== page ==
Mary lived in the moment because she trusted her Lord with issues out of her control. She could not control what other people thought or what other people might do. Therefore, she drank in the present like a tall glass of homemade lemonade on a hot summer day. Living in the moment fed her faith and satisfied her soul. Her son, Jesus, would save the people from their sins, and He would also save her. She captured His significance, and Christ captured her. He is with you in the moment too, so you can live in the moment.

     

    Living in the moment is what the Lord longs for you to do. It’s where He does His best work. He knows that living in the moment engages you with His will, as it is lived out in the present. So if you are with your children, be with them. Laugh with them, cry with them, listen to them, play with them, and pray for them. Lock eyes with your little ones and be with them. Turn off your mind and heart and keep them from running ahead to other issues, problems, and people. These distractions will still be standing in line for your attention when you get back to work. Value living in the moment, and you will live in the moment; for you do what you think is important.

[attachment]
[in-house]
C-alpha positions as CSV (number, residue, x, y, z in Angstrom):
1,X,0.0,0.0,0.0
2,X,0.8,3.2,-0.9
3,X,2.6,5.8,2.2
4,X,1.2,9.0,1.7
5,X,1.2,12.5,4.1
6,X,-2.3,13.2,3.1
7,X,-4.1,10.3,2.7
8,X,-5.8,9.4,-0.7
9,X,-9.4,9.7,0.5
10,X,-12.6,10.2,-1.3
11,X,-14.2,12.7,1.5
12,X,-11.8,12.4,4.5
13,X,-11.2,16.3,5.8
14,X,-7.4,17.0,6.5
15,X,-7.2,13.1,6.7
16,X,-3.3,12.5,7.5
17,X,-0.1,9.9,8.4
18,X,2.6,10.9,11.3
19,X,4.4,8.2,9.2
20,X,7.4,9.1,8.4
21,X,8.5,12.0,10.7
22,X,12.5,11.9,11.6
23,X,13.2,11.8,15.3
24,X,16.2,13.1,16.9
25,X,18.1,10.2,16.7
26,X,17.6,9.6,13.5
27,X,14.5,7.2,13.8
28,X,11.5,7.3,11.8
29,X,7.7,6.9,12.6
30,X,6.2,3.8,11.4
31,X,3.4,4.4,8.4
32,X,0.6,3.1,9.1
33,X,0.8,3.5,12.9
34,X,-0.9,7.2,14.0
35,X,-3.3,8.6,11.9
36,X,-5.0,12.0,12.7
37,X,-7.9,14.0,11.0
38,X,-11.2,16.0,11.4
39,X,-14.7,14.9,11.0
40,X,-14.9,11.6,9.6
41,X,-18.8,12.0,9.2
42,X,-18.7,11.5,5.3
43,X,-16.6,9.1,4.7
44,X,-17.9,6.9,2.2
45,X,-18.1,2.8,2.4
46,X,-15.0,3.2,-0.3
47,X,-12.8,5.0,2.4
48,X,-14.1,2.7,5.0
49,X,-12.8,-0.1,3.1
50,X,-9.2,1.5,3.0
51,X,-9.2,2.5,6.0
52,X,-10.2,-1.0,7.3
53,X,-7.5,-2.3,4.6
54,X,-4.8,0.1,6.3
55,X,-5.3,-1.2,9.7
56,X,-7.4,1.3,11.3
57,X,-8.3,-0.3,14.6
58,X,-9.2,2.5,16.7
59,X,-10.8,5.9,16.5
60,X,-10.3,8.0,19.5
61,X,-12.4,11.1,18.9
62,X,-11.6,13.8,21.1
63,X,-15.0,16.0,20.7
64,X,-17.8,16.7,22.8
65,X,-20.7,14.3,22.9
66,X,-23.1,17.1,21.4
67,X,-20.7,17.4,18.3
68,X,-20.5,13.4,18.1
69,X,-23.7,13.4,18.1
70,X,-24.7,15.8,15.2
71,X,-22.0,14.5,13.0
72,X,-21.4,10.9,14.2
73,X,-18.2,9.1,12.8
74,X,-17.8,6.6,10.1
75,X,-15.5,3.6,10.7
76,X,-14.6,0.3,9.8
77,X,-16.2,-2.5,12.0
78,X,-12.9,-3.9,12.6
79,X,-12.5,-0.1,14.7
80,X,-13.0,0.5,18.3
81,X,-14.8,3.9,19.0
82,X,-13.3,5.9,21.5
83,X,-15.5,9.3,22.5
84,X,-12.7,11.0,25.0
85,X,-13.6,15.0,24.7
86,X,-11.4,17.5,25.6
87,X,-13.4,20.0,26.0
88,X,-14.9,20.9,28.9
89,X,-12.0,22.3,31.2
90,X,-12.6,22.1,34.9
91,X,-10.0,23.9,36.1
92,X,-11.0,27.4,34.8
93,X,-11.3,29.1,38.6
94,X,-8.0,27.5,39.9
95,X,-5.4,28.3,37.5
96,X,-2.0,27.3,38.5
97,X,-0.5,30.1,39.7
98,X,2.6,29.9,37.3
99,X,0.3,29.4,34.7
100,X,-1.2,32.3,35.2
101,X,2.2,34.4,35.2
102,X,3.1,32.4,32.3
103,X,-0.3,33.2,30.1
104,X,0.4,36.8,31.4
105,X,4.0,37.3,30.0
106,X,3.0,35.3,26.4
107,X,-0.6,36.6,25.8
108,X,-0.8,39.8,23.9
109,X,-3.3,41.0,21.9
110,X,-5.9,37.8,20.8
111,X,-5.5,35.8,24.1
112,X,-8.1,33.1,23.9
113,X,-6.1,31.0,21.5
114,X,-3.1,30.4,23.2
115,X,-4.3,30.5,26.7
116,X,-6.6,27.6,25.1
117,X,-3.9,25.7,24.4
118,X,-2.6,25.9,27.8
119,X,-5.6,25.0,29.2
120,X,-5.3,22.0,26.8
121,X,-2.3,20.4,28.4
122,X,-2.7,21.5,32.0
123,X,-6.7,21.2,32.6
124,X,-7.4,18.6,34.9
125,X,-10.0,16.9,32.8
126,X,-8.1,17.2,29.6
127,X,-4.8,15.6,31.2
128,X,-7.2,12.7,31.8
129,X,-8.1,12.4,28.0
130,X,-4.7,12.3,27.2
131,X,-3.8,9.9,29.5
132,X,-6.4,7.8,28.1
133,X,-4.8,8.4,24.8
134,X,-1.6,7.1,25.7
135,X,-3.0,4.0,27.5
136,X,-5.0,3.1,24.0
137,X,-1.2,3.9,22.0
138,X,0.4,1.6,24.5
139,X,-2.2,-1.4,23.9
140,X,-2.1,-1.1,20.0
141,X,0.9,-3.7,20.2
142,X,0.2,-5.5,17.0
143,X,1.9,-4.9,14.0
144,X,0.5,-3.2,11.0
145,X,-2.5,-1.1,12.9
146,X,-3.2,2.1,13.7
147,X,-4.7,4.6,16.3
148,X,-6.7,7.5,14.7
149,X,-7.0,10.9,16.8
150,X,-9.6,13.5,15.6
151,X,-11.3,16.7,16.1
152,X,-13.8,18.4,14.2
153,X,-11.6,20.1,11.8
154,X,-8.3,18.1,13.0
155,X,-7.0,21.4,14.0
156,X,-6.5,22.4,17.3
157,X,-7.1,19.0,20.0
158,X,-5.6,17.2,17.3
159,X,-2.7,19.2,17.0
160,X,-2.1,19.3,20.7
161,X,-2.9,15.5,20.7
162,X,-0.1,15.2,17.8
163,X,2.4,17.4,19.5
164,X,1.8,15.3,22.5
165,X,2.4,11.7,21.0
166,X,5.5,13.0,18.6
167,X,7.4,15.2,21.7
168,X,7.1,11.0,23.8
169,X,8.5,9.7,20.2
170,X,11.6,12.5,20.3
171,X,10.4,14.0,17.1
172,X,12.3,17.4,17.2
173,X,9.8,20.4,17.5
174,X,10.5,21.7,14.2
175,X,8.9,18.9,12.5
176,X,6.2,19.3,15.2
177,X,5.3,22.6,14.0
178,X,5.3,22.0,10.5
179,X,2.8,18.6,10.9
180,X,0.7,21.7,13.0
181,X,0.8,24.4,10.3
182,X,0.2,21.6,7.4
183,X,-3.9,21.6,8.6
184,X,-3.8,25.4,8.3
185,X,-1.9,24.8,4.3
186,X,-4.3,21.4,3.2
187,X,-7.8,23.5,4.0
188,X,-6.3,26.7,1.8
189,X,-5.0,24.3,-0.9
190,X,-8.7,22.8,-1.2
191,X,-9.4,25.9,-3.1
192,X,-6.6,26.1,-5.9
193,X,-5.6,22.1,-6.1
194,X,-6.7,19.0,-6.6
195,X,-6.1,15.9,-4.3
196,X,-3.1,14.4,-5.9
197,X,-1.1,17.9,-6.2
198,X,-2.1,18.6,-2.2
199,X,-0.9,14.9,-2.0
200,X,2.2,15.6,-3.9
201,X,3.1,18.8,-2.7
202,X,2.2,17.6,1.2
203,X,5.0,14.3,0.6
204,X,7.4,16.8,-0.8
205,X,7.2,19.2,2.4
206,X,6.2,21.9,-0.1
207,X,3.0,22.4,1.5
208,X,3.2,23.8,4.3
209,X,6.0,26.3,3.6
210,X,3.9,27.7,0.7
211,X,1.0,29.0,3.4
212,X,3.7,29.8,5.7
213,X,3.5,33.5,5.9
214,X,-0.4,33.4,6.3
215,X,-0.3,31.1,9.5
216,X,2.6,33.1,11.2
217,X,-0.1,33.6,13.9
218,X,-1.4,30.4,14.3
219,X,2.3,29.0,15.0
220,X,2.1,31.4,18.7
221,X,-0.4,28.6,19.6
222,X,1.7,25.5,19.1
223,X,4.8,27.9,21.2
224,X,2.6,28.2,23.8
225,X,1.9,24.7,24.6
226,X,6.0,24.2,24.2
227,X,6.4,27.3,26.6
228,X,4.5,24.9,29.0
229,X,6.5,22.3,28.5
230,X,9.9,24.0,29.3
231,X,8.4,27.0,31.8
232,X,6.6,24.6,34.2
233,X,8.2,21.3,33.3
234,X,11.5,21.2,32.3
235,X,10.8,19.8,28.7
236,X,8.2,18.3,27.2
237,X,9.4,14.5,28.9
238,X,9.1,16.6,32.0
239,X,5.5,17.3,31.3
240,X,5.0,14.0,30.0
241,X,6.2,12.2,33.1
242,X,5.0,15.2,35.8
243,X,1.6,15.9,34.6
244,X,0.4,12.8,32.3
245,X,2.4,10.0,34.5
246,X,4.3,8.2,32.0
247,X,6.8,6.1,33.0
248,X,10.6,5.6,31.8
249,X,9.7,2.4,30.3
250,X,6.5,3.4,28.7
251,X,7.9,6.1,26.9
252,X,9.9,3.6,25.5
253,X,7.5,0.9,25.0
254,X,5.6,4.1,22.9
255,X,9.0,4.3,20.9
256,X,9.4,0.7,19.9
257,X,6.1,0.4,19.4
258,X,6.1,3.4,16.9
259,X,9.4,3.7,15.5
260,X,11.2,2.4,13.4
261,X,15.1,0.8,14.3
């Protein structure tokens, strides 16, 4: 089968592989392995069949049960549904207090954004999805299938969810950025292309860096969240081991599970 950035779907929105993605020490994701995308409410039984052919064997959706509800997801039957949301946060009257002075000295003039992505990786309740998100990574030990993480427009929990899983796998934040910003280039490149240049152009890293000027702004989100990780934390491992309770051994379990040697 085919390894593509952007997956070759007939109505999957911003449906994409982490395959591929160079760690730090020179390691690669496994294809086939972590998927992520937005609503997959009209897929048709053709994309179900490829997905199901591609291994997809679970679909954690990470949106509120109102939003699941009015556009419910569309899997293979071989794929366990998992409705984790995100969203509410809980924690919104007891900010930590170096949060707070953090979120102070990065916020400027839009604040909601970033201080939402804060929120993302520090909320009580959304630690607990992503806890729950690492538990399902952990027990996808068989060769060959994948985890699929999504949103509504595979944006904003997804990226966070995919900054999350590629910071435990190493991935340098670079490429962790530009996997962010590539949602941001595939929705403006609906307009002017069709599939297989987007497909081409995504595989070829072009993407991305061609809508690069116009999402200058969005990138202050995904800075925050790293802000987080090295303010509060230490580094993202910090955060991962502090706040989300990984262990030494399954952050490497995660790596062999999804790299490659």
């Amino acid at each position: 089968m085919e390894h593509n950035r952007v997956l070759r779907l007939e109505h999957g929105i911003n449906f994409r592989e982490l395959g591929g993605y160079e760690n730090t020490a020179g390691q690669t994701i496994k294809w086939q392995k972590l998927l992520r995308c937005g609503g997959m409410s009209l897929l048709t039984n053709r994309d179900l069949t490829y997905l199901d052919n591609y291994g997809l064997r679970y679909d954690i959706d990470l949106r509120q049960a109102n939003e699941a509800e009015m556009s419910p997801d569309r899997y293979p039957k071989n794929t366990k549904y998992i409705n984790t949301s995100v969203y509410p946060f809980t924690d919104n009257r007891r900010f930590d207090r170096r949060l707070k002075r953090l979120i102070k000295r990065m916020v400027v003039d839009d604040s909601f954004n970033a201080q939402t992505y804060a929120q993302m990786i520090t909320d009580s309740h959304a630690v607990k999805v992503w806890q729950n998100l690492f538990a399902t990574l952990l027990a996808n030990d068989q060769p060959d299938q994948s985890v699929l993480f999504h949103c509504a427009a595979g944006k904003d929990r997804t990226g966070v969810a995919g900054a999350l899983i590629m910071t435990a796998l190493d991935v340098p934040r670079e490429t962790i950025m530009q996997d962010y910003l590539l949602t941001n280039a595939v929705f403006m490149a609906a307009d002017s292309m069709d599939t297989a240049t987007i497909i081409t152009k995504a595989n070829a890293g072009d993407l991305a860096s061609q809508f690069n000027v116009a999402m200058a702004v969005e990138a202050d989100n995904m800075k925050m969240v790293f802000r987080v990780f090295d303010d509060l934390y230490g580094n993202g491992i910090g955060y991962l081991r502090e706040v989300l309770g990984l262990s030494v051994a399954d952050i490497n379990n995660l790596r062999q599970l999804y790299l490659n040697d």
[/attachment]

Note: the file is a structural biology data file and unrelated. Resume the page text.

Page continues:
Technology was made for man, not man for technology. So turn off your phone, shut down the computer, and most important, discipline your mind to be present. Bend your mind to listen well and honor others with your purposeful presence. Your undivided attention in the moment says you love and care. Trust God with all the impossible outcomes that await you. You have this one moment and then it is gone forever. So be engaged today and be with the ones you love. Live in the moment, and other things will take care of themselves. Do this one thing, and you will live the life God intended for you. Master living in the moment with the discipline and love of your Master. Seize the moment for your Savior, for other people, and for yourself.

     

    Post/Tweet: Bend your mind to listen well and honor others with your engaged presence. #inthemoment

    © 2013 by Boyd Bailey. All rights reserved.

    Wisdom Hunters Resources / A registered 501 c3 ministry info@mail.wisdomhuntersdevotional.com / www.wisdomhunters.com

     


    This post was posted in Daily Devotion, Wisdom Hunters and was tagged with Luke

  • God’s Departure

    Posted on June 29, 2013 by Boyd Bailey

    Boyd Bailey

    But he did not know that the Lord had left him” (Judges 16:20).

     

    God will never leave the follower of Jesus Christ, but His blessing, favor, and power can. In fact, His favor can leave you, while you are totally unaware of your loss. This is scary. To think that I can go through life believing I am okay with God when, in reality, I totally miss Him is a precarious position in which to live. It is lonely and dangerous to live outside the favor of God, and sometimes it leads to destruction.